My road test took place in July; a month, this year, that was associated with another four letter word – rain. Happily, the monsoons subsided long enough to allow me to drop the top on this week’s review car, the 2022 MINI Cooper Convertible. The front drive, two door soft top is offered in base (MSRP $27,900), S ($31,900), and John Cooper Works ($38,900) models. Base models are fitted with a 1.5L turbocharged three cylinder engine, rated at 136 horsepower and 162 lb.-ft. of torque. The mid-range S upgrades to a 2.0L turbo four, making 192 h.p. and 206 lb.-ft. of torque. Finally, JCW versions also run the 2.0 Litre turbo, tweaked to the tune of 231 h.p., and 235 lb.-ft. Zero to sixty times for the three engines are quoted by the company at 8.2, 6.7 and 6.3 seconds, respectively. The JCW cars are automatic only – a dual clutch eight-speed – while the base and S models get a stick shift, with optional automatic. The MINI Convertible is fun to drive. It handles well, and ride quality is generally good, though jittery on rough pavement.
Each model can be had in one of three trim levels – Classic, Signature and Iconic. The interior – particularly in top, Iconic trim – presents nicely. Materials, fit and finish have a quality look and feel. When they debuted, modern eras MINI’s (2001-present) made a splash with their hip, interior designs. Dominating the dash was a pie plate sized speedometer, dead center in the dashboard. That location doubtless made for many an interesting conversation between driver and passengers, and the speedometer was eventually relocated to a more conventional spot, less subject to peer review. These days, the rim of the center dash circle is ringed with lights, and houses a conventional, multi-display screen. A larger (8.8″) display is now standard on all trims, and for 2022, the driver is greeted by a redesigned steering wheel. Sirius satellite radio is newly standard on all trims (1 year complementary subscription). Apple CarPlay integration is now available, though not so, for Android Auto. The optional, Harmon Kardon system provides premium sound, regardless of speed or top status.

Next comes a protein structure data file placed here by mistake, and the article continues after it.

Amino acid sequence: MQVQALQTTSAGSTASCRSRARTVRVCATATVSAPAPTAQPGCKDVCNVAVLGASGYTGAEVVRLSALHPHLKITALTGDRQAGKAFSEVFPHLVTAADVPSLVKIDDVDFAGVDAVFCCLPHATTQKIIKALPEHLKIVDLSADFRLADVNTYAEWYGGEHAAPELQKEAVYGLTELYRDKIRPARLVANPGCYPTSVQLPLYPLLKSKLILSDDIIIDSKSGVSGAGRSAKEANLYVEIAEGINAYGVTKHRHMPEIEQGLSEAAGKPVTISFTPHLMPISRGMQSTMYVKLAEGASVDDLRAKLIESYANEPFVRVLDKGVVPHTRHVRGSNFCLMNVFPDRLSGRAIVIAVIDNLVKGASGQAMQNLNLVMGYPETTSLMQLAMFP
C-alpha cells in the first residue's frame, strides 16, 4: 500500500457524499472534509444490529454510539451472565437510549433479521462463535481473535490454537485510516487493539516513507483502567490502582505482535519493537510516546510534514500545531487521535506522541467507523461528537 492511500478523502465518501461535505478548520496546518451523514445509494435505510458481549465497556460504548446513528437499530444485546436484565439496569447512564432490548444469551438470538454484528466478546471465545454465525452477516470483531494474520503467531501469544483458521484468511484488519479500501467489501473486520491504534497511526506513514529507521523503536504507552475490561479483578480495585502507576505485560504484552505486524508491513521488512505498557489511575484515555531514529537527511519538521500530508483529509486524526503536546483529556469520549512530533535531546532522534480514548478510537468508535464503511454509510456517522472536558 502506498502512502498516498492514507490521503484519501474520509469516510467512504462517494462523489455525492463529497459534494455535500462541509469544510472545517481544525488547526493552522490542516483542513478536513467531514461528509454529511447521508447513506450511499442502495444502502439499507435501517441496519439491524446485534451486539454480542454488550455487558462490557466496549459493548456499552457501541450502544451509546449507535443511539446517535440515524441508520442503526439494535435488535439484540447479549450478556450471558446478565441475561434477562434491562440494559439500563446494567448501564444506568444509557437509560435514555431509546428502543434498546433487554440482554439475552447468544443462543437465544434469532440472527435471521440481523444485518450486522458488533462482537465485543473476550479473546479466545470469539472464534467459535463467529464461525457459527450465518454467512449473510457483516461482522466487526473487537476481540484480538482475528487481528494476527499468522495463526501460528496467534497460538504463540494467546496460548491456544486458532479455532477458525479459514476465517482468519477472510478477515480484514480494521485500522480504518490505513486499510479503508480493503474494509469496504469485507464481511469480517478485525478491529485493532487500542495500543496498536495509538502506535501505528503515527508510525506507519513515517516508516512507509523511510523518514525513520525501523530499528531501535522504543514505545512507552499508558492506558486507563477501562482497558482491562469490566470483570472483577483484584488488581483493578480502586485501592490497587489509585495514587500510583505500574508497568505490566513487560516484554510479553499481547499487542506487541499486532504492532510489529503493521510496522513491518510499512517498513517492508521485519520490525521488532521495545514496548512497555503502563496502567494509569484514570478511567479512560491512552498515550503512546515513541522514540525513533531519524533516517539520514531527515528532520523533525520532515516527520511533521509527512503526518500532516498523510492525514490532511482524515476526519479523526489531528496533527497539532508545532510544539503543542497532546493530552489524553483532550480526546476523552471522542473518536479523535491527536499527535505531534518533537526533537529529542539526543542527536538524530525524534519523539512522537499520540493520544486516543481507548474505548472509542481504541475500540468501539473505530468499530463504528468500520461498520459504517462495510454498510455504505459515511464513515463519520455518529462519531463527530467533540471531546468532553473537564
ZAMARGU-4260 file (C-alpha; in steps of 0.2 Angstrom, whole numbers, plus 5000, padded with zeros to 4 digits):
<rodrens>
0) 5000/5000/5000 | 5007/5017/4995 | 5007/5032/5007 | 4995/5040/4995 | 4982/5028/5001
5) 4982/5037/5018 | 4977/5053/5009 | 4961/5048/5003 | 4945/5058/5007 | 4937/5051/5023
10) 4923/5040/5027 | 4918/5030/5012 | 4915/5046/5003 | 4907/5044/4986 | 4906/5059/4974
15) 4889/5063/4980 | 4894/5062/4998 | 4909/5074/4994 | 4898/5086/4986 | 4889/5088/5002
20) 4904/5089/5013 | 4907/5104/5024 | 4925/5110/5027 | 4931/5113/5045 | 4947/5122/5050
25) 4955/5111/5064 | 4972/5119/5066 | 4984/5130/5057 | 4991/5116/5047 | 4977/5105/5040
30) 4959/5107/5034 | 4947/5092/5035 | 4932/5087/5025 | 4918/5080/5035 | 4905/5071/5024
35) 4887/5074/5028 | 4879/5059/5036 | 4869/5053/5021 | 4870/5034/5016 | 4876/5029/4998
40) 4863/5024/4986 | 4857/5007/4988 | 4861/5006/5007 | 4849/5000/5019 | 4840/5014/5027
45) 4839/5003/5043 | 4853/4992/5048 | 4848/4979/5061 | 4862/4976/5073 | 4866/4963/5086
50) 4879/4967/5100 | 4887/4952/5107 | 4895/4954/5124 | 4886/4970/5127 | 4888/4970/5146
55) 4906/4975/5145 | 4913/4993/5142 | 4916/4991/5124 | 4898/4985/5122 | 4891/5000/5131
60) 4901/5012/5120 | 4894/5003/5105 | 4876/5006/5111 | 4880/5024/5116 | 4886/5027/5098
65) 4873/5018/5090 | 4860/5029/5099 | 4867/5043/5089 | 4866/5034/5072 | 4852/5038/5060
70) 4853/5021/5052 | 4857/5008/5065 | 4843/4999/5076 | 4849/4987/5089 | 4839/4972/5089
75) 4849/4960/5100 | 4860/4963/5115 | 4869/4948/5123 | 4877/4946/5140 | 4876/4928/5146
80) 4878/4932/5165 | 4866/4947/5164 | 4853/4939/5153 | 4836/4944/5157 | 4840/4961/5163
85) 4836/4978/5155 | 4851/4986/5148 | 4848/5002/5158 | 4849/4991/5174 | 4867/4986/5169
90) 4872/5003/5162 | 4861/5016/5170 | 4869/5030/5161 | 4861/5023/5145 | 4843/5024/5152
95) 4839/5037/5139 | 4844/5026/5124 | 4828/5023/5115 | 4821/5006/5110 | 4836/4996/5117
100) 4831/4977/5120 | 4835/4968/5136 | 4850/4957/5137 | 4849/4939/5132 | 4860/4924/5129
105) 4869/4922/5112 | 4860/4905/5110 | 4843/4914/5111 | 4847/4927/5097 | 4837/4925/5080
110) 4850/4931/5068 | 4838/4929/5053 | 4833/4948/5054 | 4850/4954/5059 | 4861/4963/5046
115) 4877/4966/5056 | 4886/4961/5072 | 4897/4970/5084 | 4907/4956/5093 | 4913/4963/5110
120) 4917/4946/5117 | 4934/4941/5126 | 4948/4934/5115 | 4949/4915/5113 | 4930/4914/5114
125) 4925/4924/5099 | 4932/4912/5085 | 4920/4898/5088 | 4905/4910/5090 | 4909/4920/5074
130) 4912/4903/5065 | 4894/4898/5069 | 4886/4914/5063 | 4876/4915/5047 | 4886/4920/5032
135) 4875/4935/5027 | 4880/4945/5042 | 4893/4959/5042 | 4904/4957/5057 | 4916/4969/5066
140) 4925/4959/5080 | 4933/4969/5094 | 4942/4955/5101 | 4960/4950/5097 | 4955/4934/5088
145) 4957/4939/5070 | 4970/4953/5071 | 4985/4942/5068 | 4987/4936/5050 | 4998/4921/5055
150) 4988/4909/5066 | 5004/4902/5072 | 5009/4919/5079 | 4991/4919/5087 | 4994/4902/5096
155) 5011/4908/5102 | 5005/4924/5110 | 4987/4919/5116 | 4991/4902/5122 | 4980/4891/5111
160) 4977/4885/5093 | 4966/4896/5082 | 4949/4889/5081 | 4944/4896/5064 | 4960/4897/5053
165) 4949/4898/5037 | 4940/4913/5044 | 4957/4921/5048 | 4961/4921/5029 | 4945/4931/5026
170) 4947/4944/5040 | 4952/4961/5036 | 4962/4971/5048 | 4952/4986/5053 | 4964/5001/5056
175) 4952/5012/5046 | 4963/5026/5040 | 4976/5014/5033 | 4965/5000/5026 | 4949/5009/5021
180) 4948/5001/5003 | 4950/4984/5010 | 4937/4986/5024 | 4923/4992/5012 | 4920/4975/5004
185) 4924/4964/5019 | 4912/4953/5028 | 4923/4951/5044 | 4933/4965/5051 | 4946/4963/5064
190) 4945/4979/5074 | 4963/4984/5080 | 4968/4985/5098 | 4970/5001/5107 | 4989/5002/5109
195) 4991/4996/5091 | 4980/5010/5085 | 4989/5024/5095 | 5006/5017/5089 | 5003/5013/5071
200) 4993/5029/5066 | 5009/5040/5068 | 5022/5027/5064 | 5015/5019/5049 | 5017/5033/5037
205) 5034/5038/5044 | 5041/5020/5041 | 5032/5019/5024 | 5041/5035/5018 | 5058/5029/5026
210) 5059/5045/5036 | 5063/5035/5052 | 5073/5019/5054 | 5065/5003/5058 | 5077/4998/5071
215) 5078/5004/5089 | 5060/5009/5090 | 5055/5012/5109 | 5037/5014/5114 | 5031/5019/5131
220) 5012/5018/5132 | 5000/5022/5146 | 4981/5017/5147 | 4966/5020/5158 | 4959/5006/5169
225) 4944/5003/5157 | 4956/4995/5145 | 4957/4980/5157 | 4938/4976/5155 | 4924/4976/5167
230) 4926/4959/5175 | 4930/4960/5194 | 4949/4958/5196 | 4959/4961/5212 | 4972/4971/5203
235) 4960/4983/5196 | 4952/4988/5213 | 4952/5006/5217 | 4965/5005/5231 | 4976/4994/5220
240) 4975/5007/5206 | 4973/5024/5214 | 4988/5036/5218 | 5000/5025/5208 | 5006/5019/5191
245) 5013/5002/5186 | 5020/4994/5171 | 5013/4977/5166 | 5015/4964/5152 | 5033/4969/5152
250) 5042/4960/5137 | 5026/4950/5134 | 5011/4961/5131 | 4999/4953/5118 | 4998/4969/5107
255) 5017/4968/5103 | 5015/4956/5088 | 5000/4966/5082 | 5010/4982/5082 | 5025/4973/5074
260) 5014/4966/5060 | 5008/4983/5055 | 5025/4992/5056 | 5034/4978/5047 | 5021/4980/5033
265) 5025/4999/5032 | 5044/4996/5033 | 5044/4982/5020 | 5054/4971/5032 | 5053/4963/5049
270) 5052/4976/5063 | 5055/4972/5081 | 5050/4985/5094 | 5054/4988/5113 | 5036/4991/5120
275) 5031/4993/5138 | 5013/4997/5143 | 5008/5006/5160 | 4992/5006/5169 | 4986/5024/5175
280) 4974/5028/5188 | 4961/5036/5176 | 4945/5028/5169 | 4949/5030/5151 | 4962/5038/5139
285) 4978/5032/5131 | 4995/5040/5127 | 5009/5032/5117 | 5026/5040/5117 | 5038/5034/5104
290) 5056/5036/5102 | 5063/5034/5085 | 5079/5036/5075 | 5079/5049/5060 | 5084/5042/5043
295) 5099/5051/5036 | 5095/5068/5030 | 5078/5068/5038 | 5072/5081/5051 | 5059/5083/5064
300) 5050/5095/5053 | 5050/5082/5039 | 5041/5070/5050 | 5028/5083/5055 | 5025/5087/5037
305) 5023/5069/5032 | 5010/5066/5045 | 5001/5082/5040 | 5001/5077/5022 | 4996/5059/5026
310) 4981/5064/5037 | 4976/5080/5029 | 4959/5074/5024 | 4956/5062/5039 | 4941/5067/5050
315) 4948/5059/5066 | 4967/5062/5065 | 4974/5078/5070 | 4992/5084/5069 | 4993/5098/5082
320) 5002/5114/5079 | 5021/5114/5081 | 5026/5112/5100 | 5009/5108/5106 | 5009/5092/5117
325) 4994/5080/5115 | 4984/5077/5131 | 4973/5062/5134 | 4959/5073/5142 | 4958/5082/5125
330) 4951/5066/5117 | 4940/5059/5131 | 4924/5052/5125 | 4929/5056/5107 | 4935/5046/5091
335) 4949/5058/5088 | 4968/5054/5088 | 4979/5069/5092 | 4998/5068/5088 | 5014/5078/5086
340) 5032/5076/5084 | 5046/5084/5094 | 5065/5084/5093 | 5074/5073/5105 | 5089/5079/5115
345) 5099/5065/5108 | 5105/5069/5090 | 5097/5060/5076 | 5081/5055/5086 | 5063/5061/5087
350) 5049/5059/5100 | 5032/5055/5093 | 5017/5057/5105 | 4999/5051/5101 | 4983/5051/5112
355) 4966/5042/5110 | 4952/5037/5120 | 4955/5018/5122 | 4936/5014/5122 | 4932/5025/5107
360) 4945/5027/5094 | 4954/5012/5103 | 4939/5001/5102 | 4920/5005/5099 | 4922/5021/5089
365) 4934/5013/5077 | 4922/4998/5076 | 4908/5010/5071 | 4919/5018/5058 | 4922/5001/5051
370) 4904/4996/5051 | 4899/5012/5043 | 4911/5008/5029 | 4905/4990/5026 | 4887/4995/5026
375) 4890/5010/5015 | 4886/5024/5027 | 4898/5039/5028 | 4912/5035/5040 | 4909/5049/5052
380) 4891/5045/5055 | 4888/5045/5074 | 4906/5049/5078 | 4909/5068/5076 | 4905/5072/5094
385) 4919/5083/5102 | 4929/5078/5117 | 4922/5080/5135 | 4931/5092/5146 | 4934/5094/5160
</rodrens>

Front seats adjust to accommodate most any size driver/passenger. Rear seating is of the +2 variety. Taller adults in front effectively erase leg room in back. That space does nicely as well padded storage for briefcases, purses, bags and what have you. The rear seatbacks fold forward, extending the trunk’s stowage space. Total storage capacity is decidedly in the “pack light” category, ranging from 5.7-7.6 cubic feet.
The MINI’s convertible top is snug fitting and cozy when raised, and the lid can be lowered or lifted in about 18 seconds, at speeds up to 18 mph. The combination of the roof’s wide c-pillars and small backlight hinder rear-¾ visibility. A blind spot monitoring system would be useful, but is surprisingly unavailable. In addition to fully up or down, the top has an intermediate position, with the front portion sliding back to a spot about 15″ from the windshield header. It’s a stylish look, though the breeziest of the open top positions. Fully down, with windows likewise, wind buffeting isn’t objectionable, even at highway speeds. And windows up, with the rear blocker fitted, it’s calmer still in the cabin. My pick amongst Convertible MINI models is the S – providing the quick response of the 2.0L turbo, while preserving the choice of stick or automatic.
A 40 year resident of the Capital District, Dan Lyons has been reviewing new cars for publications for nearly 30 years. He is the author of six automotive books, and photographer of more than 200 calendars.